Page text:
Senate passes $738B defense bill, including Space Force

By Sommer Brokaw
The Senate passed a $738 billion defense bill Tuesday that President Donald Trump is expected to sign. File Photo by Derik Hamilton/UPI | <a href="/News_Photos/lp/df05ebd61fe888f36150e2dba34faf2e/" target="_blank">License Photo</a>
The Senate passed a $738 billion defense bill Tuesday that President Donald Trump is expected to sign. File Photo by Derik Hamilton/UPI | License Photo

Dec. 17 (UPI) -- The Senate on Tuesday passed a $738 billion defense bill in a compromise after months of negotiations.

President Donald Trump has said he would sign the fiscal 2020 National Defense Authorization Act, passed by an 86-8 vote, after Senate and House Armed Services leaders took nearly three months to strike the deal.


The bill authorizes Pentagon spending and lays out policy guidelines.

Spending includes $635 billion for the base Pentagon budget, $23.1 billion for Energy Department nuclear weapons programs, $71.5 billion for war operations and $5.3 billion in emergency disaster recovery for military bases.

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The bill also approves a 3.1 percent troop pay raise, which is the largest in a decade.

Defense purchases were also boosted in the bill, which authorized over $9 billion to buy 90 Lockheed Martin F-35 fighters, 12 more than the Pentagon requested. The purchase of eight upgraded F-15EX fighters that Boeing built were also approved. And the measure authorized $23 billion to build 12 Navy ships, including three Arleigh Burke-class destroyers, two Virginia-class attack submarines, a new frigate and two amphibious ships.


The bill would establish a Space Force that Trump has hailed in a compromise with Democrats to grant federal employees 12 weeks of paid parental leave. Under the agreement, the Space Force would be housed under the Air Force Department and be led by a chief of space operations who would become a member of the Joint Chiefs of Staff, but report to the Air Force secretary.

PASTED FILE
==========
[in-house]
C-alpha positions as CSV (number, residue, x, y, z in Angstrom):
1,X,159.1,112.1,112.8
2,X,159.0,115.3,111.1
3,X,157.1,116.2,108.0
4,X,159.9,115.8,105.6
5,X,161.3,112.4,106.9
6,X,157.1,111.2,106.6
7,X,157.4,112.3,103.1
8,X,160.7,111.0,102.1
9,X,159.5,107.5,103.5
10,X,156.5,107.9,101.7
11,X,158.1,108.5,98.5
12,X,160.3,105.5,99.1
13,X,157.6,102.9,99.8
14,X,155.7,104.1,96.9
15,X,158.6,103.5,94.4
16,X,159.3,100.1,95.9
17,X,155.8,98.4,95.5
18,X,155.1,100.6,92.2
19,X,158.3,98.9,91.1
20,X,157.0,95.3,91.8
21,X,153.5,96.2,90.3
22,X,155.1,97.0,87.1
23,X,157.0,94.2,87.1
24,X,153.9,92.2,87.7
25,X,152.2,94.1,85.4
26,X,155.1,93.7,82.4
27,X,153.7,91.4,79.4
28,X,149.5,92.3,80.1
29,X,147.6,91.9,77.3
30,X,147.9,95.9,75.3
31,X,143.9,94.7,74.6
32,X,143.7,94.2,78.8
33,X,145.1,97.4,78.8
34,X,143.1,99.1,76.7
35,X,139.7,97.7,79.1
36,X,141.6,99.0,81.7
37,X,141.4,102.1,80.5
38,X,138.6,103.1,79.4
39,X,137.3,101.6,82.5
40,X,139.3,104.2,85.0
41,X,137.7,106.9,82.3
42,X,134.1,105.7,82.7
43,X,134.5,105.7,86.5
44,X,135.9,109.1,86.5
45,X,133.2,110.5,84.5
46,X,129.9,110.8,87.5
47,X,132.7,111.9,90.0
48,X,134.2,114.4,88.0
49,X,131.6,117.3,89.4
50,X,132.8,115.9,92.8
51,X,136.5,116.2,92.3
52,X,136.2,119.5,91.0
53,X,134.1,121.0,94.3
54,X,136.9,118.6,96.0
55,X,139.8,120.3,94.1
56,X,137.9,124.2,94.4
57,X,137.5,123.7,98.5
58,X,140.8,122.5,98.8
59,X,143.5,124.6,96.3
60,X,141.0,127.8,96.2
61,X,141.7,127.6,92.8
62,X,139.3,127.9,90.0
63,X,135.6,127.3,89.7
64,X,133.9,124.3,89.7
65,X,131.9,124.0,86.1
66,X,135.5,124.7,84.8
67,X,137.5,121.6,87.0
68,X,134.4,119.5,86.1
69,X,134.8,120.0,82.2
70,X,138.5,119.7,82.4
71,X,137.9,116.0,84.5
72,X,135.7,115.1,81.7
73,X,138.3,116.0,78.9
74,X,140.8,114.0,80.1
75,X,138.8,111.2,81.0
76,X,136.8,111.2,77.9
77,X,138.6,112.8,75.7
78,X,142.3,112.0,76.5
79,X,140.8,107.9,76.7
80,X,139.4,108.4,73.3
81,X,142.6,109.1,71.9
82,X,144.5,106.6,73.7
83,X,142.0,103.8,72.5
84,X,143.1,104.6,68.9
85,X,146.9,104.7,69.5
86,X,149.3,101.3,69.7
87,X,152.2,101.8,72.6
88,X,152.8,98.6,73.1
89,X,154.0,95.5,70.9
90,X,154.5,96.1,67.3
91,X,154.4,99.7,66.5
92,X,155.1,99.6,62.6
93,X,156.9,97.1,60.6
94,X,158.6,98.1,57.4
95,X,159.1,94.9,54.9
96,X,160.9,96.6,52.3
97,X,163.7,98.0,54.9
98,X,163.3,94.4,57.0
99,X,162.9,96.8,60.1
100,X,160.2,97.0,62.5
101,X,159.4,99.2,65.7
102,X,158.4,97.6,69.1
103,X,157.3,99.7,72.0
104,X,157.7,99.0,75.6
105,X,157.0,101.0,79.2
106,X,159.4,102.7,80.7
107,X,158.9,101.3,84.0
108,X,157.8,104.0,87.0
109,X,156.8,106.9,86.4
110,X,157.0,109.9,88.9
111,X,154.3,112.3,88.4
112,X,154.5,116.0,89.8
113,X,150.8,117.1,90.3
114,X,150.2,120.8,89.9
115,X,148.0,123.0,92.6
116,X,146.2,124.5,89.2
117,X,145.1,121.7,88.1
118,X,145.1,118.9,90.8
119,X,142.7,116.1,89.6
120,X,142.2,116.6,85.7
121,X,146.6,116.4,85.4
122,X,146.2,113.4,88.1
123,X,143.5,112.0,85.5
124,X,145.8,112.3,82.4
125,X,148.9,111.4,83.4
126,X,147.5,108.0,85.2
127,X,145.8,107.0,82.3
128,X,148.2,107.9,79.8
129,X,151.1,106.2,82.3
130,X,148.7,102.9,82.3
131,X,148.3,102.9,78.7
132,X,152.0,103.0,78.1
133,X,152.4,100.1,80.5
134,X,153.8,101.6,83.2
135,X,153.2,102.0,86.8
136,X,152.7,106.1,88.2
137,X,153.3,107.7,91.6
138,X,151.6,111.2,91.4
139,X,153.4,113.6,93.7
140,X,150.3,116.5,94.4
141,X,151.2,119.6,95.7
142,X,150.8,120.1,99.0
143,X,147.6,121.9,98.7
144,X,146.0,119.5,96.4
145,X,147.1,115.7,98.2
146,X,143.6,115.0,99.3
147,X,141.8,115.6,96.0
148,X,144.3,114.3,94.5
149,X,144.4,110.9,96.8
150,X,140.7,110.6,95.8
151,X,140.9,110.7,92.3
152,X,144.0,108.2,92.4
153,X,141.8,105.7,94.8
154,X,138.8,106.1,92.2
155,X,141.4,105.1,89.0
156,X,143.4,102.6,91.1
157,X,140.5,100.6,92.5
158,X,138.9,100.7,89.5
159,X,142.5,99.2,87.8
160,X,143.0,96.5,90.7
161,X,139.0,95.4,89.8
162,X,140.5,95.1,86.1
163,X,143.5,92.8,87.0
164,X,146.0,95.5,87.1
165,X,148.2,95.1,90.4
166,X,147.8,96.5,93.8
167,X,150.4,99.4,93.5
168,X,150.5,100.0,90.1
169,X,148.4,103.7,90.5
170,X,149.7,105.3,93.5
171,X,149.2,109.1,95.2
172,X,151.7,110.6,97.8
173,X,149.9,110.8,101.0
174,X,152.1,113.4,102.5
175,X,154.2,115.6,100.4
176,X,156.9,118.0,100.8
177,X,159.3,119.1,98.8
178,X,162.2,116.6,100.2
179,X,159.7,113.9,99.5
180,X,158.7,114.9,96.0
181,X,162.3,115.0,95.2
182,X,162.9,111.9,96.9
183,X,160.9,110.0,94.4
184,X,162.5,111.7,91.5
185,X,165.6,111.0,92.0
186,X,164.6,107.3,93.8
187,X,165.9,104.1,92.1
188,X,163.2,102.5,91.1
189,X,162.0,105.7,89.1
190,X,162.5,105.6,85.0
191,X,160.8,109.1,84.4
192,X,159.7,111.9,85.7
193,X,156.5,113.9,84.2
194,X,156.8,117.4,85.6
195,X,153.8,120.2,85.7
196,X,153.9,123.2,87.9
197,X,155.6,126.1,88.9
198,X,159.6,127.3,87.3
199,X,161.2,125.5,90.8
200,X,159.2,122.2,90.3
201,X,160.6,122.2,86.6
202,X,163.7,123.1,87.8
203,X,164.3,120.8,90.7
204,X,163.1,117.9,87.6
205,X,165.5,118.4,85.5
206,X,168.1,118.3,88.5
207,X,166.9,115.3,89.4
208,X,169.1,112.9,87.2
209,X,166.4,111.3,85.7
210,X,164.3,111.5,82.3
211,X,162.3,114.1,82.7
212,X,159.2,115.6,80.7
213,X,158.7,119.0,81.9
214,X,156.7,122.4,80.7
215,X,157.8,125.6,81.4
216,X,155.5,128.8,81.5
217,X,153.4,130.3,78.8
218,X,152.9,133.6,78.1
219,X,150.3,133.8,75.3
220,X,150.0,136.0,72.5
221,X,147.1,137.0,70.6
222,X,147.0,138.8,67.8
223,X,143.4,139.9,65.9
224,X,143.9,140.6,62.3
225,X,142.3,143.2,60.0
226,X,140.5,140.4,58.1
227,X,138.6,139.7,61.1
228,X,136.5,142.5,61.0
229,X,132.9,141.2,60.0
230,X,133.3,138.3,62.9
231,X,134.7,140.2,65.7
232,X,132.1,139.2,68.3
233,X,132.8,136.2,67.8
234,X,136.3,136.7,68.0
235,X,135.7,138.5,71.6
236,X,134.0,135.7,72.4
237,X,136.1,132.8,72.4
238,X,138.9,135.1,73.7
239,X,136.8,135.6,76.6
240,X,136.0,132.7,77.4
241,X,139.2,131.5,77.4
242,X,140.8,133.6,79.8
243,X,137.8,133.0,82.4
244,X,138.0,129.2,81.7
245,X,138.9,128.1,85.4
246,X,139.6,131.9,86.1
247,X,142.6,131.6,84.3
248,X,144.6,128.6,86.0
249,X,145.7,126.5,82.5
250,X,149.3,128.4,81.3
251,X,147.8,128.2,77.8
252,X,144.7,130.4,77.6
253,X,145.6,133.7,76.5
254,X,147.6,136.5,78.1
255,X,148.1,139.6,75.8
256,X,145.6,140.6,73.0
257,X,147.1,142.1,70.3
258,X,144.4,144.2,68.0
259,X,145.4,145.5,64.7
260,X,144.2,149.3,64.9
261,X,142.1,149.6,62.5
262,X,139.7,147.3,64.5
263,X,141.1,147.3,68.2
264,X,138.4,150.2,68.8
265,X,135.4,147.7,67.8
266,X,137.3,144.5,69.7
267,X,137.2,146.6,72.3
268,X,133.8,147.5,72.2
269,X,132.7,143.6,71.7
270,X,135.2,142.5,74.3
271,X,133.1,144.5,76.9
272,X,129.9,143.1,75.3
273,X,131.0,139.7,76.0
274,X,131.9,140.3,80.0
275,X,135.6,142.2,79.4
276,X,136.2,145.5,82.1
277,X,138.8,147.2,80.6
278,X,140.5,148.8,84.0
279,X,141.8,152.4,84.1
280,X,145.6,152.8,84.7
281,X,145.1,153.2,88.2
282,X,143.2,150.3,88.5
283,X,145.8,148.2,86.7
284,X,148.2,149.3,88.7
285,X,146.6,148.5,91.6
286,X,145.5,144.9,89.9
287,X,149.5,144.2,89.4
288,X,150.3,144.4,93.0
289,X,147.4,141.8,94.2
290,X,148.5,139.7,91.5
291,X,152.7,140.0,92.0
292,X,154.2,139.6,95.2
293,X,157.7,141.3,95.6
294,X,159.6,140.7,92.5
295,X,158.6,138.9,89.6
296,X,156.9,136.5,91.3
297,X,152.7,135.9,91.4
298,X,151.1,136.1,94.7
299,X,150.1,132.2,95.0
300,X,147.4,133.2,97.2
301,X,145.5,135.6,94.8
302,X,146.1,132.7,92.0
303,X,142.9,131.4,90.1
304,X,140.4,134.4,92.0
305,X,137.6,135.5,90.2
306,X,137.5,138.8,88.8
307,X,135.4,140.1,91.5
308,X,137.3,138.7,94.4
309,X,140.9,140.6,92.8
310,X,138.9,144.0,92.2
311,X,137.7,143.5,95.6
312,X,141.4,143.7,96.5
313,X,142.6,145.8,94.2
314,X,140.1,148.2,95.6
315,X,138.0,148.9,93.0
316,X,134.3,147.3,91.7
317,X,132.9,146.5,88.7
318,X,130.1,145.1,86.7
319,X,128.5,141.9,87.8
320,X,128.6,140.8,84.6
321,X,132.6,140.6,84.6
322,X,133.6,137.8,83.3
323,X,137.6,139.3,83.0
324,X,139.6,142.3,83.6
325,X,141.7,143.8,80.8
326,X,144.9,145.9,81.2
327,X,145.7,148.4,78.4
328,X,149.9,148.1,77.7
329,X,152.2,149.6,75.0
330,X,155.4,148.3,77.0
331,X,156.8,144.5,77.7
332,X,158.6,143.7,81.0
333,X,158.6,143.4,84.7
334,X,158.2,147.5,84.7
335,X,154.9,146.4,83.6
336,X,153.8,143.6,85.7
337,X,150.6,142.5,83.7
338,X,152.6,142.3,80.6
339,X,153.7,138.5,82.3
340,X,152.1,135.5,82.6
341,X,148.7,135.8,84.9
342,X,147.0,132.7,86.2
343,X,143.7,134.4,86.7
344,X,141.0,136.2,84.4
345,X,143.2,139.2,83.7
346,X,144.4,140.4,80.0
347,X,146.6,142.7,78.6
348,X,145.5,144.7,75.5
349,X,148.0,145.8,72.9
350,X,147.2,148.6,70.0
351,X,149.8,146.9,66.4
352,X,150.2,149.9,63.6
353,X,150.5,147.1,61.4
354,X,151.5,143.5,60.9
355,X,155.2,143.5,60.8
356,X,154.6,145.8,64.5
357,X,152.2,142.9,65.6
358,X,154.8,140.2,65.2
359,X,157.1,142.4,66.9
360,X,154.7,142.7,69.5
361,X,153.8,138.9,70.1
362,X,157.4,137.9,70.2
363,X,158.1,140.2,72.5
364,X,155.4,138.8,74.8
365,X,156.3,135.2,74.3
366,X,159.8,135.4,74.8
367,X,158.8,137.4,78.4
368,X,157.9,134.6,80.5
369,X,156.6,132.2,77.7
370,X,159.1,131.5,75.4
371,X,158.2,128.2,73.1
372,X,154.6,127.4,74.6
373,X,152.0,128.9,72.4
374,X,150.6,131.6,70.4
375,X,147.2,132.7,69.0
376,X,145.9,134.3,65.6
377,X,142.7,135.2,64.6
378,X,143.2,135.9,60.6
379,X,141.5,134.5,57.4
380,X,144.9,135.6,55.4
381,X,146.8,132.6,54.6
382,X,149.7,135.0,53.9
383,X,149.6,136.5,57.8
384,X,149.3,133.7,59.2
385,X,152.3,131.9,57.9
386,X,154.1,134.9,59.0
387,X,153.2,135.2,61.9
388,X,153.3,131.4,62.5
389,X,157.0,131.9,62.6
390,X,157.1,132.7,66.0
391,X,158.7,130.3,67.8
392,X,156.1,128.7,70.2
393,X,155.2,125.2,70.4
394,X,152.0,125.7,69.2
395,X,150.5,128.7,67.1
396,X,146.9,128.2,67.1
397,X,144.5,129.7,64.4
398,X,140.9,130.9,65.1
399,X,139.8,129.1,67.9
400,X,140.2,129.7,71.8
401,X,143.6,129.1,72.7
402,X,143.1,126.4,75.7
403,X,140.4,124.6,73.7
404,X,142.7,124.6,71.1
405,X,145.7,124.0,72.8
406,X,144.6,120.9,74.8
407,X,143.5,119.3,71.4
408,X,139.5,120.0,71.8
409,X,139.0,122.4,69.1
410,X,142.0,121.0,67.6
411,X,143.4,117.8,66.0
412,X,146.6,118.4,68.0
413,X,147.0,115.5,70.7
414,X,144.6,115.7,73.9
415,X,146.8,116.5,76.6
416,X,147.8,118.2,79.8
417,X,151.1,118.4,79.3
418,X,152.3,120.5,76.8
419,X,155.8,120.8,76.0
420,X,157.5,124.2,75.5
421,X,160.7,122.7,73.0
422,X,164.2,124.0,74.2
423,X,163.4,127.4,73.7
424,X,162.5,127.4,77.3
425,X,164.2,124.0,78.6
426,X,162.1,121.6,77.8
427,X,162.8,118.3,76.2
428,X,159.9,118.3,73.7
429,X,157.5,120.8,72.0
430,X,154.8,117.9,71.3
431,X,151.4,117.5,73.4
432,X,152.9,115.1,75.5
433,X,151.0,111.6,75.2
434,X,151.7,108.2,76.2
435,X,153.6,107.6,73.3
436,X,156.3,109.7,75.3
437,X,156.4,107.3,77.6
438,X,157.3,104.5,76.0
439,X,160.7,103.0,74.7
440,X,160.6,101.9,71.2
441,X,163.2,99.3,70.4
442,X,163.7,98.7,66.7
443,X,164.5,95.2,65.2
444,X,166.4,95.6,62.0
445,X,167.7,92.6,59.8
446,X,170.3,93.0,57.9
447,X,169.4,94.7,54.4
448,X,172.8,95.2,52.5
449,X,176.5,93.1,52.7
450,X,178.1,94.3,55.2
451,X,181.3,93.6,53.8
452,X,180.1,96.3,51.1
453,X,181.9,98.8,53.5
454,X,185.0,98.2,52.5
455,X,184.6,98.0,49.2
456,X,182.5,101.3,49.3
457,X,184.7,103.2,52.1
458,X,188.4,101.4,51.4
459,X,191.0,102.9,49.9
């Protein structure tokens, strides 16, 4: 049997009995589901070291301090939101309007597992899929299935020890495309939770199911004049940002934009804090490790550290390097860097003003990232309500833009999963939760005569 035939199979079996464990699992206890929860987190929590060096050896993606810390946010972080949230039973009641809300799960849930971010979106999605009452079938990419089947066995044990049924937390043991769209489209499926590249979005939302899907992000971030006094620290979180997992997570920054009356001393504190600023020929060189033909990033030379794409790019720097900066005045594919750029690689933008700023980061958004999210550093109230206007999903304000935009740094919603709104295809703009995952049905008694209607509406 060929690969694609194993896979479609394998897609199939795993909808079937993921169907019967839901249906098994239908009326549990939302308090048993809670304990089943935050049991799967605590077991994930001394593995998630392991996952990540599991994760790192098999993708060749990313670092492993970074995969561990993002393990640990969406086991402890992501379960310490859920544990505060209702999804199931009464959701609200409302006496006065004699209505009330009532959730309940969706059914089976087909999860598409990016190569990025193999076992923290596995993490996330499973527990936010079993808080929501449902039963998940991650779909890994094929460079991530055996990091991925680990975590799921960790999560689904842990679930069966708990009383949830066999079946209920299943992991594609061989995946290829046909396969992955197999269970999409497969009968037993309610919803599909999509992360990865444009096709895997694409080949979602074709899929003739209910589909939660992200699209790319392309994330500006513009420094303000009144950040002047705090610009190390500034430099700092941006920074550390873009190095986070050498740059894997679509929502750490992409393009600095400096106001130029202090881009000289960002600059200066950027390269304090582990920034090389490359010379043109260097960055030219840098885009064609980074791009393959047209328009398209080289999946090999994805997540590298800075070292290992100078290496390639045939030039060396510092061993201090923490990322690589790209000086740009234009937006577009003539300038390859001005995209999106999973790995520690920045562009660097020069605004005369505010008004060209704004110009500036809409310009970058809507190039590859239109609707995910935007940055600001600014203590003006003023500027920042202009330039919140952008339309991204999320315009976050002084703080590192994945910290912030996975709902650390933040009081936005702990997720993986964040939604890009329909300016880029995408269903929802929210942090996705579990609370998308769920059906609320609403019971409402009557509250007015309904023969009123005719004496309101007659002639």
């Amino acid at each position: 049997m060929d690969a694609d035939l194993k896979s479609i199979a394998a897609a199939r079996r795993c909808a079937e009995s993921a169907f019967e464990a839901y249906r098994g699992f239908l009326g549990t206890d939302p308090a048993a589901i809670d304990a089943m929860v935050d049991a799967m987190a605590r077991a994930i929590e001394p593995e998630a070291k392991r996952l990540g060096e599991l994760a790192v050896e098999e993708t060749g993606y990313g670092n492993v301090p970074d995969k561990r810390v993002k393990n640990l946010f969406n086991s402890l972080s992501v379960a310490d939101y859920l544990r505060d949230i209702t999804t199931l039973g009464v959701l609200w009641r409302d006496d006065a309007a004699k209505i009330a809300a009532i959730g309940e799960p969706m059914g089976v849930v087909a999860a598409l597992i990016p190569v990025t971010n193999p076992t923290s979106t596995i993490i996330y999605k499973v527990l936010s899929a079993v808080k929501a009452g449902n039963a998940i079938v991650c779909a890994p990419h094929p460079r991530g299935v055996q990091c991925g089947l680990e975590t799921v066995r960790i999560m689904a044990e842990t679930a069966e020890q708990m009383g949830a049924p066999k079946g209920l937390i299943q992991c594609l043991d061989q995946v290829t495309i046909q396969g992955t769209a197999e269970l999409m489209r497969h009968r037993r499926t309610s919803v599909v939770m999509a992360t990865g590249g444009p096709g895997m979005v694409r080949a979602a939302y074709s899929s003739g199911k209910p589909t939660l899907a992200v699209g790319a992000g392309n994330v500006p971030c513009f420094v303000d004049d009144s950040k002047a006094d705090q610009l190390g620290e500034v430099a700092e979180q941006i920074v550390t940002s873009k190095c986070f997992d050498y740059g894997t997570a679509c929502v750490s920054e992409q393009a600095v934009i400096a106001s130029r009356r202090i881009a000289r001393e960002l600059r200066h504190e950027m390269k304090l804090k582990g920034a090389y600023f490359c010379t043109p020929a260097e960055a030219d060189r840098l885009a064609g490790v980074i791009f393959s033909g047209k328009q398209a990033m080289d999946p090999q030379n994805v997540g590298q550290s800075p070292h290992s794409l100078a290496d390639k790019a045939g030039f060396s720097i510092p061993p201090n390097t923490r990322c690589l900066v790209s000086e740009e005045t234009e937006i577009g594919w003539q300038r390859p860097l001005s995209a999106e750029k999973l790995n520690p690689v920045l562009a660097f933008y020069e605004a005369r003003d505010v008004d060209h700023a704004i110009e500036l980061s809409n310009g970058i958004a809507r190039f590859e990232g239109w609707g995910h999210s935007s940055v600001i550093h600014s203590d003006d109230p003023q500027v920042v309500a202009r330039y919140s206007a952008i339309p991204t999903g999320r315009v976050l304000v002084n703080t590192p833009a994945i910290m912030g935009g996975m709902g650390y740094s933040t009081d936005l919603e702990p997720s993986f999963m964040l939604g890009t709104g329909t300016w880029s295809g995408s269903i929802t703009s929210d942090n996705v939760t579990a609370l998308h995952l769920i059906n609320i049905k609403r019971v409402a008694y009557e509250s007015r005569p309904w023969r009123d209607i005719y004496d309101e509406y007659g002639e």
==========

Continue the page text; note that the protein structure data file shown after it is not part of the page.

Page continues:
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The legislation also includes a provision that would phase out an unpopular offset in military survivor benefits, known as the "widow's tax," over three years.

Trump's signature would mark the 59th consecutive year defense policy legislation has been signed into law, but Republican and Democratic leaders said this year has been one of the most contentious negotiations.

"This year, the process of getting to a final conference report was certainly tougher than most years," Senate Armed Services Chairman Jim Inhofe, R-Okla., said. "There were some moments we weren't sure we were going to be able to get to one ... It took a few months of hard-fought negotiations, but the end result was getting a bill that we could be proud of."

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Some people across both parties complained there was too much compromise.


Among them, some progressive lawmakers complained that the bill omitted including limits on siphoning military money for the border wall, which was put into a separate appropriations process, transgender troops protections and limits on Trump's authority to wage war on Iran and end U.S. involvement in Yemen's civil war.

"The time is long overdue for us to take a hard look at military spending, including the 'war on terror,' and whether it makes sense to spend trillion more on endless wars, wars that often cause more problems than they solve," Sen. Bernie Sanders, D-Vt., a Democratic presidential candidate, who didn't vote Tuesday, wrote in a Washington Post editorial Monday.

Meanwhile, Sen. Rand Paul, R-Ky. has criticized granting federal employees 12 weeks of paid parental leave, referring to it as part of "bad compromises" that had "nothing to do with the national defense."

"The dirty little secret in Washington is that there's actually too much compromise," Paul said. "We're going to have paid leave for everybody, but we're going to borrow the money from China."

Still, Democratic Sen. Jack Reed, D-R.I., said that the legislation was a good deal.


"It is the art of compromise," Reed said.

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